Dr Andrew Bremer, Paediatric Endocrinologist and Chief of the Pediatric Growth and Nutrition Branch at the Eunice Kennedy Shriver National Institute of Child Health and Human Development, discusses NICHD-supported research on human milk and infant nutrition
Breastfeeding is the ‘gold standard’ of infant feeding practices. The World Health Organization recommends exclusive breastfeeding to start within the first hour of childbirth and continue for about six months. After that, breastfeeding should continue with the introduction of adequate complementary foods for up to two years. While the United States also adopted similar breastfeeding dietary guidelines, which are supported by global policy, there remain several questions about the role and biology of breastfeeding. We continue to seek the best evidence to support safe and effective infant feeding practices.
A new NICHD initiative is designed to expand our understanding of the biological processes of lactation, the genesis of breastmilk, and the impact of maternal, infant and environmental factors on breastfeeding.
Breastmilk Ecology-Genesis of Infant Nutrition (BEGIN)
Called BEGIN (Breastmilk Ecology-Genesis of Infant Nutrition), the project hopes to advance an emerging field of science focused on advancing our understand- ing of human milk. Despite the well-known importance of breastfeeding, there are major limitations to our understanding of all that is involved in producing human milk. Specifically, BEGIN is designed to expand knowledge of the following:
- Developmental origins of healthy mammary tissue.
- Factors influencing the composition of human milk.
- Nutritional, biological, and behavioural/psychological implications of breastfeeding for lactating mothers.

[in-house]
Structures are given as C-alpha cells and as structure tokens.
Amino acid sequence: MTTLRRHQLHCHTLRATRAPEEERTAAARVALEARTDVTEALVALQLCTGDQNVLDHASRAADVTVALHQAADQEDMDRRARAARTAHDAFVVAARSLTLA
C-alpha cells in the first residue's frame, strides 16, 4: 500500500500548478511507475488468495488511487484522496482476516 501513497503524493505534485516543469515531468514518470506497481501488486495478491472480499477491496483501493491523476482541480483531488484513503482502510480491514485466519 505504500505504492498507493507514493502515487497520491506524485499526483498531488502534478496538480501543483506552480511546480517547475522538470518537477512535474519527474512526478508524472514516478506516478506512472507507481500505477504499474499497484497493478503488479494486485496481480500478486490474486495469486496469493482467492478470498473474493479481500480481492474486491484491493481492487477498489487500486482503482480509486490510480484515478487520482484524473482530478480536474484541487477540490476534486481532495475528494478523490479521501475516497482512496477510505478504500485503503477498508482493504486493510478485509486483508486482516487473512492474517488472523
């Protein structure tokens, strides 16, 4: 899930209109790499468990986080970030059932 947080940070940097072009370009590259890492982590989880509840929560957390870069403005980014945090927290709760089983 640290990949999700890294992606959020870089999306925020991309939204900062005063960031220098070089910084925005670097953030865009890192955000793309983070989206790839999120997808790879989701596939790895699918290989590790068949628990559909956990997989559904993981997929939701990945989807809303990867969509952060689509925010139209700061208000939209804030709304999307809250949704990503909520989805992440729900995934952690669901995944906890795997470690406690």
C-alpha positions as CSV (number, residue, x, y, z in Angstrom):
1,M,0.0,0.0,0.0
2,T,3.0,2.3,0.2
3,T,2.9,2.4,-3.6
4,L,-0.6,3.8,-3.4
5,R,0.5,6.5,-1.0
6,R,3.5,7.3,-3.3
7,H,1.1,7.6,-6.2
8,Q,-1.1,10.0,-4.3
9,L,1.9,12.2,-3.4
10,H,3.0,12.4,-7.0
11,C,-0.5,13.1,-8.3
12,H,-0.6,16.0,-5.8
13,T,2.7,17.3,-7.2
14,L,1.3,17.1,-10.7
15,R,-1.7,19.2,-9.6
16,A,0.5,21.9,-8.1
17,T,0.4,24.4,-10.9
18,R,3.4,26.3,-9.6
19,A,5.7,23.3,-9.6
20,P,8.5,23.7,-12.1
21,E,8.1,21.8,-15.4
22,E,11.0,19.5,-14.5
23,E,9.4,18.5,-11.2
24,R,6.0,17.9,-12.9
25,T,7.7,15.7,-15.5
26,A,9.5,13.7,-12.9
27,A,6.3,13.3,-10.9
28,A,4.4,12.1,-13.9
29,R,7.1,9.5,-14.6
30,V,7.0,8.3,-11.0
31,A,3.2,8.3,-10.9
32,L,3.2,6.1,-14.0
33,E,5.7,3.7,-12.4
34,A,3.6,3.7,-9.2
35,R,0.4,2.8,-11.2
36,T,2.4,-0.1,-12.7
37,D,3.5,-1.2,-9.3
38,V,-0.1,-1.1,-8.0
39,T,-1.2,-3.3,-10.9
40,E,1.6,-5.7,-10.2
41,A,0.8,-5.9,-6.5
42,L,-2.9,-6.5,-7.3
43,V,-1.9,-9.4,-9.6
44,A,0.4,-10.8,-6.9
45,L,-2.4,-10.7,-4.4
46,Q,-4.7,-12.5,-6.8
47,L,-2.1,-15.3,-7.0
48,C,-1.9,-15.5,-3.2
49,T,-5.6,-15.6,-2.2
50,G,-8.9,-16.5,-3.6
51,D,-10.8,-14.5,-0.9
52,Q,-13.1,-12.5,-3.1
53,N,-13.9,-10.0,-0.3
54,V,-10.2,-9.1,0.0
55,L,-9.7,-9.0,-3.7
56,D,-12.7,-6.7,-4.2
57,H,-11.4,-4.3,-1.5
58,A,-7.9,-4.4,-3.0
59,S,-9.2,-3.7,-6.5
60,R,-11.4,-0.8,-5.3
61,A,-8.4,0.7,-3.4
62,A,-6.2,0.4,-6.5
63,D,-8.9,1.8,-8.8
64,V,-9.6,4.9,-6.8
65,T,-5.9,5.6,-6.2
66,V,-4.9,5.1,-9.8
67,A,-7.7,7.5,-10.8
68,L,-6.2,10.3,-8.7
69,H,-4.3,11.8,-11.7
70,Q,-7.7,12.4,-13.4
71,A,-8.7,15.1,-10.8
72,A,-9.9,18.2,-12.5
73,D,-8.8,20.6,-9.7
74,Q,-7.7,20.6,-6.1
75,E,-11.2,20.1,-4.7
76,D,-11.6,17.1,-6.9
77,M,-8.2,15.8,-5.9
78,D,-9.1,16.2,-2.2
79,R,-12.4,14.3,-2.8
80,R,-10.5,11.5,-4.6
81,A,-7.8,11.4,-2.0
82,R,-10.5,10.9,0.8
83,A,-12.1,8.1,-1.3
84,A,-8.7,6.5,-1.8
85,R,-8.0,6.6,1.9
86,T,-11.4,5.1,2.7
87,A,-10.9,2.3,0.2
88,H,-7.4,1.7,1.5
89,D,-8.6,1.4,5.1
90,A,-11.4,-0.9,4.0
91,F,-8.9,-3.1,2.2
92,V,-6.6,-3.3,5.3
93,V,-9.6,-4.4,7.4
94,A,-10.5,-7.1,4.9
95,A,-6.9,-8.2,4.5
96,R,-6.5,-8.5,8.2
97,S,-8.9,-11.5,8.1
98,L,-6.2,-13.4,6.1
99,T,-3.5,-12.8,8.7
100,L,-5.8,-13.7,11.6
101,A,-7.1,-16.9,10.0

- Factors influencing the choice, implementation, and sustainability of successful breastfeeding.
- Short-and long-term impact of human milk on human health.
In addition to the traditional, although limited, view of a baby as simply a recipient of mother’s milk, we are learning that the interaction between mother and baby is much more dynamic, as experienced by most mothers. Myriad factors, including those related to the mother and the infant, affect milk production. BEGIN aims to expand our appreciation of this system and the numerous factors that influence it.
Human milk is the only food produced solely by humans for humans. The BEGIN project is key to understanding the range of nutritional sources available to the baby. For example, human milk is fed via various modes, from a mother’s own milk, ideally through breastfeeding or expressed and bottle-fed at a later time. Human milk also is fed by donor milk, which contains many of the properties of the mother’s own milk, but importantly is not the same. BEGIN will help us understand how and why these differences matter.
Through the BEGIN initiative, NICHD recently hosted a series of five weekly workshops with international experts in biology, nutrition and social science. The goals of the workshops were to focus attention on studying human milk as a biological system and high- light research findings to support maternal health and infant development.
Ultimately, BEGIN will support the efforts of agencies and organisations developing the evidence base to inform nutritional guidance, reference standards, and recommendations in the United States and globally to promote the safest and most effective feeding practices.